Appleton's Cyclopedia of American Biography, edited by James
Grant Wilson, John Fiske and Stanley L. Klos. Six volumes, New York: D. Appleton
and Company, 1887-1889 and 1999. Virtualology.com warns that these 19th Century
biographies contain errors and bias. We rely on volunteers to edit the historic
biographies on a continual basis. If you would like to edit this biographyplease
submit a rewritten biography in text form.
If acceptable, the new biography will be published above the 19th Century
Appleton's Cyclopedia Biography citing the volunteer editor
Virtual American Biographies
Over 30,000 personalities
with thousands of 19th Century illustrations, signatures, and exceptional life
welcomes editing and additions to the
biographies. To become this site's editor or a contributor
or e-mail Virtualology here.
MERCER, John Francis, statesman, born in Stafford county, Virginia, 17 May, 1759; died in Philadelphia, Pennsylvania, 30 August, 1821. He was graduated at William and Mary collage in 1775, entered the 3d Virginia regiment as lieutenant in 1776, became captain in 1777, and was aide to General Charles Lee till the battle of Monmouth, when his sympathy with that officer in his disgrace induced him to resign from the army. He returned to Virginia, but soon afterward raised and equipped, at his own expense, a troop of horse, of which he was commissioned lieutenant-colonel, and, joining General Robert Lawson's brigade, he served with it, at Guilford and elsewhere until it was disbanded. He then attached his command to the forces under Lafayette, with whom he remained until the surrender at Yorktown. After the war he studied law with Thomas Jefferson, and from 1782 till 1785 was a delegate from Virginia to the Continental congress. He married Sophie, daughter of Richard Sprigg, of West River, Maryland, in 1785, removed to " Cedar Park," his wife's estate, and soon became a leader in Maryland polities. He was a delegate to the convention that framed the United States constitution, but opposed the plan that was adopted, and withdrew without signing the document. He was in congress in 1792-'4, served in the legislature for several years, was governor of Maryland in 1801-'3, and after several years of retirement was again in the legislature. Governor Mercer was the trusted personal and political friend of Jefferson. He died while on a visit to Philadelphia for medical advice. --His daughter, Margaret, born in Annapolis, Maryland, in 1792; died in Virginia in June, 1846, voluntarily reduced herself from affluence to poverty by freeing her slaves and sending them to Liberia, and she subsequently taught for twenty years in Virginia. She prepared two volumes for her pupils, " Studies for Bible Classes " and " Ethics, a Series of Lectures to Young Ladies." See memoir of her, by Caspar Morris (Philadelphia, 1848).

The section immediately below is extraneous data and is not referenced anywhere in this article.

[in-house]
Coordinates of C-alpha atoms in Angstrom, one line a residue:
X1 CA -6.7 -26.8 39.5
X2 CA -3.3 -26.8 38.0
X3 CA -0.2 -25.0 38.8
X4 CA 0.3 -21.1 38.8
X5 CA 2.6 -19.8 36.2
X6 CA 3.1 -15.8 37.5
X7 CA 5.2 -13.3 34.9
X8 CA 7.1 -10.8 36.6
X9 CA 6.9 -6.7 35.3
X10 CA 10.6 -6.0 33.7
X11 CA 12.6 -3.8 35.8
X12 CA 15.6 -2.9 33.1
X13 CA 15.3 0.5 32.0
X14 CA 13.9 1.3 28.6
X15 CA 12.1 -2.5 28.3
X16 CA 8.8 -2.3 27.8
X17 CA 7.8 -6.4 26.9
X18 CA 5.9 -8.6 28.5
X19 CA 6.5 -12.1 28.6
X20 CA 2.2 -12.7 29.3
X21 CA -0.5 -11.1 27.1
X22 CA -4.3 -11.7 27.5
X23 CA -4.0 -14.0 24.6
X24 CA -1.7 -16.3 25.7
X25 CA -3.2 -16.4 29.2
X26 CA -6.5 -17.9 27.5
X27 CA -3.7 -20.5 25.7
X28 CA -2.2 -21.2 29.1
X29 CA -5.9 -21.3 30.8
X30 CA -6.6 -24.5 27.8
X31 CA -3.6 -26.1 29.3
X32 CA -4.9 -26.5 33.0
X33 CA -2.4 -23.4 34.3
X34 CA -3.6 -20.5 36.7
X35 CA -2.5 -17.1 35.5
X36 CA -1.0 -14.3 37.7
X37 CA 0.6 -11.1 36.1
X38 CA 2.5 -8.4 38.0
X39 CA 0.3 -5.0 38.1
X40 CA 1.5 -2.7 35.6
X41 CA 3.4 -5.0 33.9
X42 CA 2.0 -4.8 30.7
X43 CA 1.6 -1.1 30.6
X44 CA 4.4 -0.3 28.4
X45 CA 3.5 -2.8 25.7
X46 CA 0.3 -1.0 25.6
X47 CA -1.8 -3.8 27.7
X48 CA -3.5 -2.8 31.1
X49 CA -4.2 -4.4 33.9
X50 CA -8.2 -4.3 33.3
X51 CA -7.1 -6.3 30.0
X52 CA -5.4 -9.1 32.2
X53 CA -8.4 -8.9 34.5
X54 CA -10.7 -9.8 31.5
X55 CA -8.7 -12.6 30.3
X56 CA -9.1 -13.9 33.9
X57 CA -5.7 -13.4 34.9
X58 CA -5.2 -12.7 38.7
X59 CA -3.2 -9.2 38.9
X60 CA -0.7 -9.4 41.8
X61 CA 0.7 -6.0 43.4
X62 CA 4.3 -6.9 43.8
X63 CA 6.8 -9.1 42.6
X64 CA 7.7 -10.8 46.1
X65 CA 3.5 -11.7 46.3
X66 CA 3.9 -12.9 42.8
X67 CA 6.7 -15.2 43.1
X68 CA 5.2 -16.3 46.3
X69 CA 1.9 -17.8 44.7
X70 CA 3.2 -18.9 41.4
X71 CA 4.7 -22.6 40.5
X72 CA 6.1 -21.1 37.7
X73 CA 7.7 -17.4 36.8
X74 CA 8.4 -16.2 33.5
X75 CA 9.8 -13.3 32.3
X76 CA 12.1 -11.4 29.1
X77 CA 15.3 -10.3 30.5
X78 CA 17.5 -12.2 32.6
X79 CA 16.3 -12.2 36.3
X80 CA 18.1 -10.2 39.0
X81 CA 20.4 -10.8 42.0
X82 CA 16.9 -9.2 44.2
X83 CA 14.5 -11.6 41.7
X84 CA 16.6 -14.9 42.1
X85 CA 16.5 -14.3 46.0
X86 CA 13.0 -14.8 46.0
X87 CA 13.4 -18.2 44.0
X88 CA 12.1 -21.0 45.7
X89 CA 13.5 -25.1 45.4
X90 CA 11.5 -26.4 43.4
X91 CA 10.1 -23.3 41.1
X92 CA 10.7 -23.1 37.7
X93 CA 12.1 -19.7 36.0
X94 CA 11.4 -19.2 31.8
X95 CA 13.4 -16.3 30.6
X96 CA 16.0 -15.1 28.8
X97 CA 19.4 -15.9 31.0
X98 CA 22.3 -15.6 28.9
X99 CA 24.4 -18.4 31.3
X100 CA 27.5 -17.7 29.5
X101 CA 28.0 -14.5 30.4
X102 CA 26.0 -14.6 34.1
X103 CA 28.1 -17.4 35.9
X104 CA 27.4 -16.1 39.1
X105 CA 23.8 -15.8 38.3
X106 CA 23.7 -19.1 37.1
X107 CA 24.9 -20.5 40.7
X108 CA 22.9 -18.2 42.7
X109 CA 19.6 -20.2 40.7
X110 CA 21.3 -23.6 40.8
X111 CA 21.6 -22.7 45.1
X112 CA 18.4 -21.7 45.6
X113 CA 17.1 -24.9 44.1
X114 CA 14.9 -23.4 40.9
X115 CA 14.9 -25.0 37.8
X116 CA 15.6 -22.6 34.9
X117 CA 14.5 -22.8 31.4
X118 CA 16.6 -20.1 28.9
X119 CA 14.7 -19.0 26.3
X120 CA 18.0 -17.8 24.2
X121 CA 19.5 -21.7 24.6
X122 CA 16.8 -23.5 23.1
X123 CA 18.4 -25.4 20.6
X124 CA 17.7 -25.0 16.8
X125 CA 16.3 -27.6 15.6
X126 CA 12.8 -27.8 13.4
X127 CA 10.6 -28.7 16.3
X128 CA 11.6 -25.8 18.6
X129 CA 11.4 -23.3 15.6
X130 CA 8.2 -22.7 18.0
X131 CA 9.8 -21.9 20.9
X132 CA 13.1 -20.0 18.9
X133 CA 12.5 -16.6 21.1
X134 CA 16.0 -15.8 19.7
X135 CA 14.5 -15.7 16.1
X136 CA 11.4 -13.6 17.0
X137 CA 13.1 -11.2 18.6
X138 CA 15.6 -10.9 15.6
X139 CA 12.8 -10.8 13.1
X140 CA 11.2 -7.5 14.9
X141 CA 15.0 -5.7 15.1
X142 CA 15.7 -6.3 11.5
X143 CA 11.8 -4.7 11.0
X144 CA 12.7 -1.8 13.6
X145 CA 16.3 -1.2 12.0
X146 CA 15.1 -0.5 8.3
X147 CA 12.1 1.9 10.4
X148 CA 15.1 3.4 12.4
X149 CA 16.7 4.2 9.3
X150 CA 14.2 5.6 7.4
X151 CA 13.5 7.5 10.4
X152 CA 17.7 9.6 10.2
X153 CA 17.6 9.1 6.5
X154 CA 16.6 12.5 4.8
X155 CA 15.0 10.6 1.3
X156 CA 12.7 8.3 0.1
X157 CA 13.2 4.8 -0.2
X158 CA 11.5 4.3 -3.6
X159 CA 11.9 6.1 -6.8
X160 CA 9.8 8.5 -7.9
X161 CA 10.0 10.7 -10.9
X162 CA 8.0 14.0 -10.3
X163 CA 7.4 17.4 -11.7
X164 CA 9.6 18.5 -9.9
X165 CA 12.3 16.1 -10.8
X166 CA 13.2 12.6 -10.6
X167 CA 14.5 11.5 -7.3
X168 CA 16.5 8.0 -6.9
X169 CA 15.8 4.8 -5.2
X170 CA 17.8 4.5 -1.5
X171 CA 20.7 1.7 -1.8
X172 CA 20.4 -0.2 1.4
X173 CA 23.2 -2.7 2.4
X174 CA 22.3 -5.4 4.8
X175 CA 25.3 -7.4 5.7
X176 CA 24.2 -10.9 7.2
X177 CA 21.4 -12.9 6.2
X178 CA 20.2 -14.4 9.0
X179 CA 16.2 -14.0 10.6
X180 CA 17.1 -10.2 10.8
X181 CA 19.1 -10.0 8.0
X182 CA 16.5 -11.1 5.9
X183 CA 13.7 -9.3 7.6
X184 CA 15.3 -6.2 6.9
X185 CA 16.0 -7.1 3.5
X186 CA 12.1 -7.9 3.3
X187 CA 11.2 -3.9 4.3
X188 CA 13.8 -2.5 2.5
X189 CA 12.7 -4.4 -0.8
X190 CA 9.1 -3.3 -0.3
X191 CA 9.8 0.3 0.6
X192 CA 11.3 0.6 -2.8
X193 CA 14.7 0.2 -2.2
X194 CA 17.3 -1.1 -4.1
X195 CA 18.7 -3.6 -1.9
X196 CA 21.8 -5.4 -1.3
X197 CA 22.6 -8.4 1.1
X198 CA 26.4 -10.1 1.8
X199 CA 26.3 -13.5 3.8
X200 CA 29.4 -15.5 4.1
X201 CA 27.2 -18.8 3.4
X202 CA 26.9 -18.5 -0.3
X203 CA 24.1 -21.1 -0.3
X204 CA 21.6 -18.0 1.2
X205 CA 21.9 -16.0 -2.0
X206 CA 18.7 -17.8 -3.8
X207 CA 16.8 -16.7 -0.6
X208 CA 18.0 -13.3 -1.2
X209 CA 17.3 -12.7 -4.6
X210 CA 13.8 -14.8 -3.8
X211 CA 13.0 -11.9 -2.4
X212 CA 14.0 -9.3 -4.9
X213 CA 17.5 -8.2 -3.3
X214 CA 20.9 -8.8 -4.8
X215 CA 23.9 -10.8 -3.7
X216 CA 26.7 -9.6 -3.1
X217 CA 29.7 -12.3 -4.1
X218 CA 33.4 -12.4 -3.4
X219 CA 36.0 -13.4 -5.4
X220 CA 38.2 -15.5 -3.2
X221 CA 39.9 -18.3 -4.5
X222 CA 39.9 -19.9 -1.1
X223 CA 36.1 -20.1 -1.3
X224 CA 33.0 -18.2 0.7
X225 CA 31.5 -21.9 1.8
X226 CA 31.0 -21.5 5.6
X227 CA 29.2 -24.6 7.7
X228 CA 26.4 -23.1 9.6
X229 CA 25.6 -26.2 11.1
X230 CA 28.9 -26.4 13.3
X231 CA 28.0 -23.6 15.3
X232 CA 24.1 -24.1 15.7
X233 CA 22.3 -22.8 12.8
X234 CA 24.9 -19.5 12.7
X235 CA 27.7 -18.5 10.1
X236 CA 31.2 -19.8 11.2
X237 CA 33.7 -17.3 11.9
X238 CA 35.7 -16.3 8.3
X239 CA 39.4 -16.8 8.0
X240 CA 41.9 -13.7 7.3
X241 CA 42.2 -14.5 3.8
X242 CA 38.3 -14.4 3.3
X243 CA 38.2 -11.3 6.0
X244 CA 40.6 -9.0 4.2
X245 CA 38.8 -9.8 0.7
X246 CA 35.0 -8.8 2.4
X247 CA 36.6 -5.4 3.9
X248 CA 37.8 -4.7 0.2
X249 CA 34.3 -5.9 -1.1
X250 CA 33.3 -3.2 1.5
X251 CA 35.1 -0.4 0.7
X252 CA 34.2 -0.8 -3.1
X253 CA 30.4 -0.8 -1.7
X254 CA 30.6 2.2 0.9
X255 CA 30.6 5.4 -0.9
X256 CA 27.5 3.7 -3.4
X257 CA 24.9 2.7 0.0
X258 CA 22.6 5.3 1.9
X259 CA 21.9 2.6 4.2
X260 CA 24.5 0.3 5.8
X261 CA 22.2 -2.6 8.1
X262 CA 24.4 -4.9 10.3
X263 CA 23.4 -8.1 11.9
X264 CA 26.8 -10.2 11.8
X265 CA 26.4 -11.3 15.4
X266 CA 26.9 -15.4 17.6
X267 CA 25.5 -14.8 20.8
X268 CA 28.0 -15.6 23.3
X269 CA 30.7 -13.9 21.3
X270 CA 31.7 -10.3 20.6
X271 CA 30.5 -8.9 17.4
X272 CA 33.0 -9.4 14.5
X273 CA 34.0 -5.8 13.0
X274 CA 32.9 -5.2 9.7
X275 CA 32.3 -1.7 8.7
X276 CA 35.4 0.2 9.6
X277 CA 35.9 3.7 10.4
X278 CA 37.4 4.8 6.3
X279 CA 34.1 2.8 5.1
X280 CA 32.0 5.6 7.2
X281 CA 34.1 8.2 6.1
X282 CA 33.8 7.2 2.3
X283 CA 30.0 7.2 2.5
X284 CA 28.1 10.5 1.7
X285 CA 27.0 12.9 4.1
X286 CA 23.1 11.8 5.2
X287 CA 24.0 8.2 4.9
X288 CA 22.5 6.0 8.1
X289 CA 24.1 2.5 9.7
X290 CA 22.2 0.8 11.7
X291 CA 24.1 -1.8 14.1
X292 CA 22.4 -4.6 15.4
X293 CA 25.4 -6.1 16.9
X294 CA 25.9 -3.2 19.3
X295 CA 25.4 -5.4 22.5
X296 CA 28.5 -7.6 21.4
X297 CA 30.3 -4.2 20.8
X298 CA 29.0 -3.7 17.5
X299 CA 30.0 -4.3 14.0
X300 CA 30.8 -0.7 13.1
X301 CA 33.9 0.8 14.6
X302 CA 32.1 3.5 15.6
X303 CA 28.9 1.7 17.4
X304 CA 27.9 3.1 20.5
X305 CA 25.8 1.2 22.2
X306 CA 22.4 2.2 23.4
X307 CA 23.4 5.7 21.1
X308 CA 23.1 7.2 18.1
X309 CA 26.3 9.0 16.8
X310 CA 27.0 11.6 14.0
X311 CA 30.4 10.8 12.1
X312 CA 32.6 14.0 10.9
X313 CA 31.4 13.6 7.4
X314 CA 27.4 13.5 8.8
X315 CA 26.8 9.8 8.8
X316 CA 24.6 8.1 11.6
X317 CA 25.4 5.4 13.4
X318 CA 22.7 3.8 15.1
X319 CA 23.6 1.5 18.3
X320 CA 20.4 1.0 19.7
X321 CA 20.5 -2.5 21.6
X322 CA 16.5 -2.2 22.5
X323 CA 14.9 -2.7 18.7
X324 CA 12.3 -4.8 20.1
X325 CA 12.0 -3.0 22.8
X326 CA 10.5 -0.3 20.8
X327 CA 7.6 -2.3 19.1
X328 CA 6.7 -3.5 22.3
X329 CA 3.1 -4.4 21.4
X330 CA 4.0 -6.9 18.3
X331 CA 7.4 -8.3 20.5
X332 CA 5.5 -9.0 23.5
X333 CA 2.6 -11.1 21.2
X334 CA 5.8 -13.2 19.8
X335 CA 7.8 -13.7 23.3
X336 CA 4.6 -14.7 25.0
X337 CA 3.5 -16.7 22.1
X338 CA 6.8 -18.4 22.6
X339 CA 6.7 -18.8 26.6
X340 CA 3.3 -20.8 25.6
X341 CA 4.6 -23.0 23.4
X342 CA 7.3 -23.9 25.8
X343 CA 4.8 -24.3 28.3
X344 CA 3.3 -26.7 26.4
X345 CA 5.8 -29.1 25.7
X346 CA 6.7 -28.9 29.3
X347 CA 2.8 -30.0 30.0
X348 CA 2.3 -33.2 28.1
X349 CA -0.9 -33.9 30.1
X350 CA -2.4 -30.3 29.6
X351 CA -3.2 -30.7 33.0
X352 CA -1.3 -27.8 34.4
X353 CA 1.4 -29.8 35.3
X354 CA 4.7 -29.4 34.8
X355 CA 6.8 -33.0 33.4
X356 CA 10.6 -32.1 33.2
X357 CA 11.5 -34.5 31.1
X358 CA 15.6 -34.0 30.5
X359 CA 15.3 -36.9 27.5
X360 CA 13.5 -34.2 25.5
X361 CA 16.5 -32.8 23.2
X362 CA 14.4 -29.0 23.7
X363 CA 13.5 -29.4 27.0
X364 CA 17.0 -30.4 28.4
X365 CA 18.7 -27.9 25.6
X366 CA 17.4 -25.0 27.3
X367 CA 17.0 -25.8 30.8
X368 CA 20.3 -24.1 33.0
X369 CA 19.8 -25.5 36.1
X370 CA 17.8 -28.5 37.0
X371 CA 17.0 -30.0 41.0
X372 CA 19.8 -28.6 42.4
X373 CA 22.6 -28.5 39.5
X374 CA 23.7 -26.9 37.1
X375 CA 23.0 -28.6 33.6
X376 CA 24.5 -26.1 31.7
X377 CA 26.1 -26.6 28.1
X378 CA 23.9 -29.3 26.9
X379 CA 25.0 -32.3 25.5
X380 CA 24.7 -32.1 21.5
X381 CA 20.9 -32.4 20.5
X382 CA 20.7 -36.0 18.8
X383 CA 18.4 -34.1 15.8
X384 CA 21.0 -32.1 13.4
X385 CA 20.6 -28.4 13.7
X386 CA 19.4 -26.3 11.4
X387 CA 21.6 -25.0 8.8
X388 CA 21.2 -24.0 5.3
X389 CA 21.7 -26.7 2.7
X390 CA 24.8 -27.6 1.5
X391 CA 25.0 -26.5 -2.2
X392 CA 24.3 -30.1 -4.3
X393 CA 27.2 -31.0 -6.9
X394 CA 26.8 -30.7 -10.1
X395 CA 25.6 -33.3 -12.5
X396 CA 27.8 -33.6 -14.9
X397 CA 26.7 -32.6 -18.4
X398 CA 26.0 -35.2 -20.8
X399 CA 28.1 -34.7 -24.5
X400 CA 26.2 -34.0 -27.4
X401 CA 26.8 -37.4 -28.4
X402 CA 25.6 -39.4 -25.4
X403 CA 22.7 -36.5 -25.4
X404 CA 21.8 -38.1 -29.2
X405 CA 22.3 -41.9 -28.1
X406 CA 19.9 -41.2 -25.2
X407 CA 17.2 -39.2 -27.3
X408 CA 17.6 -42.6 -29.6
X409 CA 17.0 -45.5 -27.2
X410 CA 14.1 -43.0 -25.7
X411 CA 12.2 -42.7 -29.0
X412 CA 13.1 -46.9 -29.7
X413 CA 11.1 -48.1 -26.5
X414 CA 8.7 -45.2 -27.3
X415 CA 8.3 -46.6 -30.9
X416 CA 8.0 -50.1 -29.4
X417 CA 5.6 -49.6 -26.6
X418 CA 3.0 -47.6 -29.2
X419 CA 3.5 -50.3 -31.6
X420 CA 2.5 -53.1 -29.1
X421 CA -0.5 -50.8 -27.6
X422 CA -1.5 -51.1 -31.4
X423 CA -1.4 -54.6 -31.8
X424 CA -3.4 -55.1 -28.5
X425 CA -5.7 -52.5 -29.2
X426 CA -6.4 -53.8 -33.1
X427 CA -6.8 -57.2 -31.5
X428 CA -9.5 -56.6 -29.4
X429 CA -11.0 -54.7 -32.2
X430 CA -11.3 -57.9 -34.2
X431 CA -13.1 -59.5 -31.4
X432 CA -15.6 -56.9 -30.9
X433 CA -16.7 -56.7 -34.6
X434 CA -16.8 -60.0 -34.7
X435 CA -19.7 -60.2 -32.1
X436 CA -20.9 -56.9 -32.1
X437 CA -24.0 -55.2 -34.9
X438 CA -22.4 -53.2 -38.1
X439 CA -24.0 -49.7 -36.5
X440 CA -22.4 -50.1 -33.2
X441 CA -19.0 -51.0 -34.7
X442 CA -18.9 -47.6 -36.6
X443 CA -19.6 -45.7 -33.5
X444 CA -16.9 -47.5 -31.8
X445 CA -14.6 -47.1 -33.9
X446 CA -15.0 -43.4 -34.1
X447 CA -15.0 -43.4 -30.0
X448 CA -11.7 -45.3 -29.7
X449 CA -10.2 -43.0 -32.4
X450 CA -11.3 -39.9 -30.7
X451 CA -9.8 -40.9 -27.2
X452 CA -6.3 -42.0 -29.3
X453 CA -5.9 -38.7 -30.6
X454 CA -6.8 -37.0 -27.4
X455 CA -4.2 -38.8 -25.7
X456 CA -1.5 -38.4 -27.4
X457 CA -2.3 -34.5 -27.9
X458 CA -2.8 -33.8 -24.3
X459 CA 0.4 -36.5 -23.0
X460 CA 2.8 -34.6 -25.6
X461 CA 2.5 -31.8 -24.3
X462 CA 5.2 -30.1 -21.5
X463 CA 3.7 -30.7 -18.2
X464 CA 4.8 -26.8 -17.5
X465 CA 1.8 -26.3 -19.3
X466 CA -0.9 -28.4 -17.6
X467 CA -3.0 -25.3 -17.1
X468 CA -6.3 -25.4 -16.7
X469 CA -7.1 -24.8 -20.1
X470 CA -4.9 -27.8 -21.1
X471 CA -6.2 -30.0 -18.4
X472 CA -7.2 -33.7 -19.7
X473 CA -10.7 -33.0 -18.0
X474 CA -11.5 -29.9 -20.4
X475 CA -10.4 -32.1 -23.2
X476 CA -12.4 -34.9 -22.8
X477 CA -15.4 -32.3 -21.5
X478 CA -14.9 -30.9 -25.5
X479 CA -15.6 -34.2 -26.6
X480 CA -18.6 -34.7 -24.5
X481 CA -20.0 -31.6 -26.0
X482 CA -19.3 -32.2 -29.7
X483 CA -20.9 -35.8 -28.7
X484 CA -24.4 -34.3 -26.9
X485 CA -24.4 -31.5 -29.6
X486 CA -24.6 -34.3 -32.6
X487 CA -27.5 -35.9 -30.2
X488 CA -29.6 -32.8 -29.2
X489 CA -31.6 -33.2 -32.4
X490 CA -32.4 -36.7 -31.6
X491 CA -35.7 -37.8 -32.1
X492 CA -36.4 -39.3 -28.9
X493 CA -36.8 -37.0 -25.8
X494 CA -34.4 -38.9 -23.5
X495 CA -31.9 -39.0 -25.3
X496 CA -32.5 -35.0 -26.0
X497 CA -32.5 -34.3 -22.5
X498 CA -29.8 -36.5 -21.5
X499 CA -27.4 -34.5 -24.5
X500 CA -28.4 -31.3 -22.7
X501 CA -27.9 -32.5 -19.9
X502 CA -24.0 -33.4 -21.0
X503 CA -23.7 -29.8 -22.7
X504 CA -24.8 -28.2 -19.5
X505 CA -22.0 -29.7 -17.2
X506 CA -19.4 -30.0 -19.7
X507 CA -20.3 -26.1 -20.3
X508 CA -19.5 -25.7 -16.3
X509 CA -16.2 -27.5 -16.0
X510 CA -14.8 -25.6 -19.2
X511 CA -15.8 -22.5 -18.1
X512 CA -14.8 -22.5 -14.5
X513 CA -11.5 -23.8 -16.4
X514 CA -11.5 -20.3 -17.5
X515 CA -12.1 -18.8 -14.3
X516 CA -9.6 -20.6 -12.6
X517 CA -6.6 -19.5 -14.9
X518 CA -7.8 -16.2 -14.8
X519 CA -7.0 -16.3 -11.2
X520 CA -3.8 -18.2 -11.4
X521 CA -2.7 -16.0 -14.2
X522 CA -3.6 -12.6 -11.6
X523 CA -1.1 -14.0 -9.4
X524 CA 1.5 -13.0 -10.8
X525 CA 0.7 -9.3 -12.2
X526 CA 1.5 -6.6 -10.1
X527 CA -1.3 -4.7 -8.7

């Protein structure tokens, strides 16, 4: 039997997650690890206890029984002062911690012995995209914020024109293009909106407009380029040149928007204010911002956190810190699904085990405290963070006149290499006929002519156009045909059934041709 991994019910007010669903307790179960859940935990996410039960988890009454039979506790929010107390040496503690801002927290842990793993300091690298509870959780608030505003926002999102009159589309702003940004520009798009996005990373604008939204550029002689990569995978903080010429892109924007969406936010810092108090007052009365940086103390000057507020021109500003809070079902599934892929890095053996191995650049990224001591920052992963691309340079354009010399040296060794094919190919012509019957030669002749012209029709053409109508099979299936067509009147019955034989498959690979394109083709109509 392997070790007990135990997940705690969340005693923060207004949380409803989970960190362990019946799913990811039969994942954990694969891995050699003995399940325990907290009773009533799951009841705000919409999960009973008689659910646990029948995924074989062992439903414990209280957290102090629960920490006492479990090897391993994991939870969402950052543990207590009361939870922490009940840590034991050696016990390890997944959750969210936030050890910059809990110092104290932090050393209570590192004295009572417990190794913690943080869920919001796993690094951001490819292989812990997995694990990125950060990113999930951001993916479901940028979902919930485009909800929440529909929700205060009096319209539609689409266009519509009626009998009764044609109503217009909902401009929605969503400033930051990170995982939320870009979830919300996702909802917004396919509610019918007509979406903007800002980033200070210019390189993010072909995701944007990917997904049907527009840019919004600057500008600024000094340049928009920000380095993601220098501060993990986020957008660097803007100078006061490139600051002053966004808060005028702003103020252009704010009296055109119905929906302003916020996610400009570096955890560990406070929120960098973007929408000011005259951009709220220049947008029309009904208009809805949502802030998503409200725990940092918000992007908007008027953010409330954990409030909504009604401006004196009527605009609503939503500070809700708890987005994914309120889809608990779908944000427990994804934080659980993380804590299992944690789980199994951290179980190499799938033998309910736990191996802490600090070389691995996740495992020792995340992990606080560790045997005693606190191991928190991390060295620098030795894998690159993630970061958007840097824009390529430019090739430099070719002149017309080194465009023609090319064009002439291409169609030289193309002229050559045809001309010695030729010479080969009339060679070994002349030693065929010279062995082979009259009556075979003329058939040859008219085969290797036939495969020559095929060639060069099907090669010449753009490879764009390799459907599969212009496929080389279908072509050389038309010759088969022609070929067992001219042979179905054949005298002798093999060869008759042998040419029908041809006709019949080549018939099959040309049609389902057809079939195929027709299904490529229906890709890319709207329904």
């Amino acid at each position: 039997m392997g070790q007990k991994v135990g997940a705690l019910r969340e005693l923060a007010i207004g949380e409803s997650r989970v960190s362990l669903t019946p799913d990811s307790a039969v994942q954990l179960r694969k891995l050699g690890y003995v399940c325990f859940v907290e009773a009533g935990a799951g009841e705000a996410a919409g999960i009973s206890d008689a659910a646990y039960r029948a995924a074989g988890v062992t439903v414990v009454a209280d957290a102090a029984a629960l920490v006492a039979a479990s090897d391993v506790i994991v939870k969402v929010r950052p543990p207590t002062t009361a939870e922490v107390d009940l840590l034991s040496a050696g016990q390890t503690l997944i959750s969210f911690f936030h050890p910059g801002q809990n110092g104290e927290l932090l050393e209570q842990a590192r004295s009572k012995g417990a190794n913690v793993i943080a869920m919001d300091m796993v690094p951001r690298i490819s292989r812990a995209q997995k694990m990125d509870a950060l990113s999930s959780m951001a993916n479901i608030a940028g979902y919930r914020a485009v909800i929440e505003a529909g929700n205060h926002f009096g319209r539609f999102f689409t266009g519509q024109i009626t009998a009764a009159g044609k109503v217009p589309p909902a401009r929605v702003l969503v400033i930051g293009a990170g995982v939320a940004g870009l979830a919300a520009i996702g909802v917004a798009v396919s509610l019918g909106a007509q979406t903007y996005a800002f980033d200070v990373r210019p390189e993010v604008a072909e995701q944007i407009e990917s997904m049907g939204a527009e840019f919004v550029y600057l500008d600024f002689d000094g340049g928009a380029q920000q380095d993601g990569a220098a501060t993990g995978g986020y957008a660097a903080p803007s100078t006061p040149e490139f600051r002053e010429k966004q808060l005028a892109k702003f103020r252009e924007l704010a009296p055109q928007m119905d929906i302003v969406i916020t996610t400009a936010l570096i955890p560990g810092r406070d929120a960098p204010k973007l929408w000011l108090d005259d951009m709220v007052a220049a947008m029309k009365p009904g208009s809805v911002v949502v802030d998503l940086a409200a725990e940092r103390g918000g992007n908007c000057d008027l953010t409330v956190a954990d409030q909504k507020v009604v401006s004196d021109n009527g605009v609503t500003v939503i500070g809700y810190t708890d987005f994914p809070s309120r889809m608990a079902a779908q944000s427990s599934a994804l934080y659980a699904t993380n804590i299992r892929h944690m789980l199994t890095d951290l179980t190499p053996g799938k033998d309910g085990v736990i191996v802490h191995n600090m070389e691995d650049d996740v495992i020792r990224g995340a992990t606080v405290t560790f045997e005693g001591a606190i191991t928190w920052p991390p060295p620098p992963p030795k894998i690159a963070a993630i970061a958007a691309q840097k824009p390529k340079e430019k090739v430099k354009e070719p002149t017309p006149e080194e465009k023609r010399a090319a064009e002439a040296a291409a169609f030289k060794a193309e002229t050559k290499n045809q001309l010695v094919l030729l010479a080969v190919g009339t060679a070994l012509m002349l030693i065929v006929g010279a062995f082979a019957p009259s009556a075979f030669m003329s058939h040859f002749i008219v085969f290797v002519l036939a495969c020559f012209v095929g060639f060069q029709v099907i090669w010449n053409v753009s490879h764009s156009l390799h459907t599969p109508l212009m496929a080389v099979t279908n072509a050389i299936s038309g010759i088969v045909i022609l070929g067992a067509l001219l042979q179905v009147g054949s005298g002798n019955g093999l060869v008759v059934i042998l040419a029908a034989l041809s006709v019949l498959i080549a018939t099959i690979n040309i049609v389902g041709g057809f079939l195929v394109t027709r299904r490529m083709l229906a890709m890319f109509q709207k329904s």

This site and its contents are not affiliated, connected,
associated with or authorized by the individual, family,
friends, or trademarked entities utilizing any part or
the subject's entire name. Any official or affiliated
sites that are related to this subject will be hyper
linked below upon submission
and Evisum, Inc. review.
Please join us in our mission to incorporate The Congressional Evolution of the United States of America discovery-based curriculum into the classroom of every primary and secondary school in the United States of America by July 2, 2026, the nation’s 250th birthday. , the United States of America: We The
People. Click Here